What's most captivating about this example is that it effectively exploited the intersection between science, data, and current events. The amount of collaboration between the designer and journalist is also no minor task. The extensive amount of information came from local government sources, public records, the Copernicus satellite system. The team used Bing Maps to develop the project.
To develop a vaccine in record-breaking time is no task for a single person. In fact, it takes many institutions, even more scientists, and their individual findings, to deliver a vaccine.
To demonstrate this, data visualisation designer Jeff MacInnes published Following The Science for The Pudding.
“I was floored by the sheer number of COVID-related research articles that came out in 2020," said MacInnes. "A major goal of this project was to invite the public for a behind-the-scenes peek at just how many researchers were working on this problem.”
As he explained, science communication has the tendency to focus only on the results, which at times may cast a shadow over the process. Beyond neglecting the indebtedness of an article to all the publications that allowed this new knowledge to come to light, there are several other unintended consequences.
“It promotes the misleading notion that science is definitive and absolute, which in turn can lead to public distrust whenever knowledge improves and new findings seem to contradict older ones. Relatedly, it also misses the opportunity to get the public more comfortable with uncertainty,” said MacInnes.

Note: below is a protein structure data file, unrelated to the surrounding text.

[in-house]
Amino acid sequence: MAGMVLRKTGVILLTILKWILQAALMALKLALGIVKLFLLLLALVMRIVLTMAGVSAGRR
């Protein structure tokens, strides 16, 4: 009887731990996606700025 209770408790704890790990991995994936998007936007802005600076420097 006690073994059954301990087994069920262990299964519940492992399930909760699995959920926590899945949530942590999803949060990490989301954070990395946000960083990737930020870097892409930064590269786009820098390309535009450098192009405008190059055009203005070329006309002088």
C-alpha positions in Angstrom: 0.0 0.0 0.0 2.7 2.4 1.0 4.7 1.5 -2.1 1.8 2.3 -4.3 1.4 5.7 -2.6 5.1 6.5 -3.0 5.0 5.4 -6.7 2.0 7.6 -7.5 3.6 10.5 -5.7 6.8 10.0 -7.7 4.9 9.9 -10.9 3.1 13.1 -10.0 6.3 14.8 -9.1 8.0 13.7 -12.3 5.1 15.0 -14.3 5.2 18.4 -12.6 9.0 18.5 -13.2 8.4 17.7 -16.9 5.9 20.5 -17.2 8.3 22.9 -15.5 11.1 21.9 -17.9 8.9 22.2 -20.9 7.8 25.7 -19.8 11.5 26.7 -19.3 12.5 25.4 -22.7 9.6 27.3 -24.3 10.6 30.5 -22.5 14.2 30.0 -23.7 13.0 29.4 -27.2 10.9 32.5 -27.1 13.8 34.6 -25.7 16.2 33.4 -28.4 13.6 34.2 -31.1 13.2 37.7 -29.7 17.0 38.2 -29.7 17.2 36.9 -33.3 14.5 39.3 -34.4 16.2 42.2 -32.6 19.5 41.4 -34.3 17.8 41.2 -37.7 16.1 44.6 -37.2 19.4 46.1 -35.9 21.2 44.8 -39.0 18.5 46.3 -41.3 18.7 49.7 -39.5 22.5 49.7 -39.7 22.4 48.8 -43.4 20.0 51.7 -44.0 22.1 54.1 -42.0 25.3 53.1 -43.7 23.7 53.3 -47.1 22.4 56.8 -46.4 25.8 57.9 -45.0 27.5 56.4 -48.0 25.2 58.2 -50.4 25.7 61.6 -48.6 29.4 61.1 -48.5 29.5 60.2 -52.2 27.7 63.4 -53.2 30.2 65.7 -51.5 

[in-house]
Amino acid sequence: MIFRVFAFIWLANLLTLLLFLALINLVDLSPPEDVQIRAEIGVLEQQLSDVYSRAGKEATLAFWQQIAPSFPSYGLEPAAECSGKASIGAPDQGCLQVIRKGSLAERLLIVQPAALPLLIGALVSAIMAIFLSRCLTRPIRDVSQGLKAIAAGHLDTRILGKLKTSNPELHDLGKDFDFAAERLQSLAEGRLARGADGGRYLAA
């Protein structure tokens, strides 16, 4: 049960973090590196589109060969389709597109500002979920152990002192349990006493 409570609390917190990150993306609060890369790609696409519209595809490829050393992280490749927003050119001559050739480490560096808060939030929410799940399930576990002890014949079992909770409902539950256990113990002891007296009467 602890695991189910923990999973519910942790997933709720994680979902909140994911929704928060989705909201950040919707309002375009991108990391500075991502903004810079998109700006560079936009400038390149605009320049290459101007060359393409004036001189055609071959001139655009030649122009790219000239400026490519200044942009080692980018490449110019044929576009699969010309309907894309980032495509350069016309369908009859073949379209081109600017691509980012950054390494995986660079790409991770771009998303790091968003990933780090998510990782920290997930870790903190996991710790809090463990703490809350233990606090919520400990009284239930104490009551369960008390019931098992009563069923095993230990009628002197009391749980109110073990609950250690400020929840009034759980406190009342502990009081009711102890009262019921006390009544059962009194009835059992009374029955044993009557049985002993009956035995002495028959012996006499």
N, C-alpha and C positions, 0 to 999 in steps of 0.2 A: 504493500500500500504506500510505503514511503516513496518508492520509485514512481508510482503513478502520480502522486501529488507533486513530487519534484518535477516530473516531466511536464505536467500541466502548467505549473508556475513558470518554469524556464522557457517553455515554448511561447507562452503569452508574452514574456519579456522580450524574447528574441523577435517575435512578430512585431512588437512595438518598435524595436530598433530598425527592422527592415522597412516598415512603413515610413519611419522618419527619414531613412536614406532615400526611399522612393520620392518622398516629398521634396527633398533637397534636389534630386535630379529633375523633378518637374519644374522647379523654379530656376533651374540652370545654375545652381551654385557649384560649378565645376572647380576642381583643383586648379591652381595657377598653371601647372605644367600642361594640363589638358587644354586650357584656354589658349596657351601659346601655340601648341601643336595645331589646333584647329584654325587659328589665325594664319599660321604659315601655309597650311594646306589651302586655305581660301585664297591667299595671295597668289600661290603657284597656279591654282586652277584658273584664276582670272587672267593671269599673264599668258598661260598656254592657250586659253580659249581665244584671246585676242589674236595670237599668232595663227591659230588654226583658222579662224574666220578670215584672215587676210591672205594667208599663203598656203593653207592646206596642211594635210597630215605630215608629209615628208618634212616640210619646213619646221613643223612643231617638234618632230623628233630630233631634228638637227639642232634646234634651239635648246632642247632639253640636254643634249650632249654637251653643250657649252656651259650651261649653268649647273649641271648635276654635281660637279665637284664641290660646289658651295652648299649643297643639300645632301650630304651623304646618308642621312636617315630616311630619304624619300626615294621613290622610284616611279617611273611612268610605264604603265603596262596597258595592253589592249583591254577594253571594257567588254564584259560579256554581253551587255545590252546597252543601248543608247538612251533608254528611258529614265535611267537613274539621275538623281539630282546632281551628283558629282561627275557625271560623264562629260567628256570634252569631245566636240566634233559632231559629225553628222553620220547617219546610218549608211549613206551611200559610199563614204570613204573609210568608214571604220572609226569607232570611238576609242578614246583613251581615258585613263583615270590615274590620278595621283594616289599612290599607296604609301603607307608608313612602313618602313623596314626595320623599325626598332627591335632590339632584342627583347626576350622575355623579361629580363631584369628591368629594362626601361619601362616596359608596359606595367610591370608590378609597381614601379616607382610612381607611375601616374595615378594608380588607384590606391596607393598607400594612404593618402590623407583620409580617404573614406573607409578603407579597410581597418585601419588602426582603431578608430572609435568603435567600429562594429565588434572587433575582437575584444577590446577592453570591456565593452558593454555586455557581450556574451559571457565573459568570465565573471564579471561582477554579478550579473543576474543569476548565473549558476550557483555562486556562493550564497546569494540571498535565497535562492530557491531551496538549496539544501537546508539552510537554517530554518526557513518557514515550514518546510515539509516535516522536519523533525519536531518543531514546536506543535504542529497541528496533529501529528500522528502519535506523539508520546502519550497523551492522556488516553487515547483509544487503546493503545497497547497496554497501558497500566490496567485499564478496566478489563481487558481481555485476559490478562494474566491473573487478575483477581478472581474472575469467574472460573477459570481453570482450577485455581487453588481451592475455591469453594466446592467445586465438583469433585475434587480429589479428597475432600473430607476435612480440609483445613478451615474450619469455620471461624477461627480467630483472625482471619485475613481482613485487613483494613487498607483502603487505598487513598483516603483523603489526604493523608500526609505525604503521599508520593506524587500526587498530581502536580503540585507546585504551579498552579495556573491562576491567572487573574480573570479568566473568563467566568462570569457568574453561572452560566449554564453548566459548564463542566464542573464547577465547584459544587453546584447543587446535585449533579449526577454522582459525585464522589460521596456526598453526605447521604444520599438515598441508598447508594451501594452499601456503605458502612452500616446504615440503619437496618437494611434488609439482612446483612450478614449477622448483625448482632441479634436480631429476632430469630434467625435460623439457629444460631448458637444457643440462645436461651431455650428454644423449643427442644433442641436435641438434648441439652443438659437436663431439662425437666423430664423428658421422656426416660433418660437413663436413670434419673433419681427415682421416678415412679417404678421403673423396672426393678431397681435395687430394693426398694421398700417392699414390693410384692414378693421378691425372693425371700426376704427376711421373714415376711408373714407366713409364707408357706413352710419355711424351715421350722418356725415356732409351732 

The interactive piece showed the number of papers related to the COVID-19 that were released in PubMed, the biggest library of scientific journals. It also revealed the connections between those by examining the inter-institutional ties on a map, and by linking the papers together in an interactive network graph.
The most challenging and time-consuming part was geocoding the collaborations among researchers. He explained all he had to work with was the author affiliations as reported by each article.
The data looked particularly messy here: different ways of typing the same institution, different ways to type in the information. When you are handling 93,593 journal articles, generating 2,955,500 total collaborations, the lack of structure in the data is understood.